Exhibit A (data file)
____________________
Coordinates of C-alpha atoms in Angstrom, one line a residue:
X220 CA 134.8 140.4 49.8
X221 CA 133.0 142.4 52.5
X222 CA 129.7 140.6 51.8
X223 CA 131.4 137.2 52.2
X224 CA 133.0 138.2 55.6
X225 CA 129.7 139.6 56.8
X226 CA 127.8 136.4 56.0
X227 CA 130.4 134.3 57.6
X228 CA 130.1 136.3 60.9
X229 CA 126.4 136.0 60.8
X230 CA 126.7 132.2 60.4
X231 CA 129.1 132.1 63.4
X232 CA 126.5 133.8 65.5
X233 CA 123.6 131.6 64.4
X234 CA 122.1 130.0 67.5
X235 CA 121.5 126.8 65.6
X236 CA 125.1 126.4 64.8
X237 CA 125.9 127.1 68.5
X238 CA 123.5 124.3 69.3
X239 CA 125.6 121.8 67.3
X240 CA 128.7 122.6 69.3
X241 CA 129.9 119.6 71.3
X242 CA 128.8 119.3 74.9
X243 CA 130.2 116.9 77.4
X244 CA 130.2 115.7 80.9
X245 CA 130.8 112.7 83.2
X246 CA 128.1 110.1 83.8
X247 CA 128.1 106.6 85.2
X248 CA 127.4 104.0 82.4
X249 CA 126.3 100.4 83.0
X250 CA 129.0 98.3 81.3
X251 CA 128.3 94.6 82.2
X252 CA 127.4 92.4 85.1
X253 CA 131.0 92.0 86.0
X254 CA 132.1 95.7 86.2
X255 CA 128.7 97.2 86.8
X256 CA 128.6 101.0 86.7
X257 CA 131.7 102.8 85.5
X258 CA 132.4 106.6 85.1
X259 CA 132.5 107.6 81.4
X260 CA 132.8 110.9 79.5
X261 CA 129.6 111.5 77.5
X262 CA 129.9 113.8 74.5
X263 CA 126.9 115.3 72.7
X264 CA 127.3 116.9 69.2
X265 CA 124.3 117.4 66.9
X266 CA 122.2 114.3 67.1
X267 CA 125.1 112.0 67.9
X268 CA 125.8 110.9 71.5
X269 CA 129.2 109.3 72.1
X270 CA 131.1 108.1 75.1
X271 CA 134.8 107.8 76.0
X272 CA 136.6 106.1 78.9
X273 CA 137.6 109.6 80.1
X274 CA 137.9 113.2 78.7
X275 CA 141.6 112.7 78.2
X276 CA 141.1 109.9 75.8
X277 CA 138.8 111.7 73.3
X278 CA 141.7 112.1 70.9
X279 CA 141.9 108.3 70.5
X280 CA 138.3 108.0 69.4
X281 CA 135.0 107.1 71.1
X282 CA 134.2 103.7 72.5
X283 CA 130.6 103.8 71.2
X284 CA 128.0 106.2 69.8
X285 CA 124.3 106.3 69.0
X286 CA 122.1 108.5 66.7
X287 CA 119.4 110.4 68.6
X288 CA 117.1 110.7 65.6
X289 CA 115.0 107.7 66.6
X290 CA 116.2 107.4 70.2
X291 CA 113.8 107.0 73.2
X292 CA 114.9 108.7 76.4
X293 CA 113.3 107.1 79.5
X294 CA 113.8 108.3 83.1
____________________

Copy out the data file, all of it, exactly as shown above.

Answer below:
Coordinates of C-alpha atoms in Angstrom, one line a residue:
X220 CA 134.8 140.4 49.8
X221 CA 133.0 142.4 52.5
X222 CA 129.7 140.6 51.8
X223 CA 131.4 137.2 52.2
X224 CA 133.0 138.2 55.6
X225 CA 129.7 139.6 56.8
X226 CA 127.8 136.4 56.0
X227 CA 130.4 134.3 57.6
X228 CA 130.1 136.3 60.9
X229 CA 126.4 136.0 60.8
X230 CA 126.7 132.2 60.4
X231 CA 129.1 132.1 63.4
X232 CA 126.5 133.8 65.5
X233 CA 123.6 131.6 64.4
X234 CA 122.1 130.0 67.5
X235 CA 121.5 126.8 65.6
X236 CA 125.1 126.4 64.8
X237 CA 125.9 127.1 68.5
X238 CA 123.5 124.3 69.3
X239 CA 125.6 121.8 67.3
X240 CA 128.7 122.6 69.3
X241 CA 129.9 119.6 71.3
X242 CA 128.8 119.3 74.9
X243 CA 130.2 116.9 77.4
X244 CA 130.2 115.7 80.9
X245 CA 130.8 112.7 83.2
X246 CA 128.1 110.1 83.8
X247 CA 128.1 106.6 85.2
X248 CA 127.4 104.0 82.4
X249 CA 126.3 100.4 83.0
X250 CA 129.0 98.3 81.3
X251 CA 128.3 94.6 82.2
X252 CA 127.4 92.4 85.1
X253 CA 131.0 92.0 86.0
X254 CA 132.1 95.7 86.2
X255 CA 128.7 97.2 86.8
X256 CA 128.6 101.0 86.7
X257 CA 131.7 102.8 85.5
X258 CA 132.4 106.6 85.1
X259 CA 132.5 107.6 81.4
X260 CA 132.8 110.9 79.5
X261 CA 129.6 111.5 77.5
X262 CA 129.9 113.8 74.5
X263 CA 126.9 115.3 72.7
X264 CA 127.3 116.9 69.2
X265 CA 124.3 117.4 66.9
X266 CA 122.2 114.3 67.1
X267 CA 125.1 112.0 67.9
X268 CA 125.8 110.9 71.5
X269 CA 129.2 109.3 72.1
X270 CA 131.1 108.1 75.1
X271 CA 134.8 107.8 76.0
X272 CA 136.6 106.1 78.9
X273 CA 137.6 109.6 80.1
X274 CA 137.9 113.2 78.7
X275 CA 141.6 112.7 78.2
X276 CA 141.1 109.9 75.8
X277 CA 138.8 111.7 73.3
X278 CA 141.7 112.1 70.9
X279 CA 141.9 108.3 70.5
X280 CA 138.3 108.0 69.4
X281 CA 135.0 107.1 71.1
X282 CA 134.2 103.7 72.5
X283 CA 130.6 103.8 71.2
X284 CA 128.0 106.2 69.8
X285 CA 124.3 106.3 69.0
X286 CA 122.1 108.5 66.7
X287 CA 119.4 110.4 68.6
X288 CA 117.1 110.7 65.6
X289 CA 115.0 107.7 66.6
X290 CA 116.2 107.4 70.2
X291 CA 113.8 107.0 73.2
X292 CA 114.9 108.7 76.4
X293 CA 113.3 107.1 79.5
X294 CA 113.8 108.3 83.1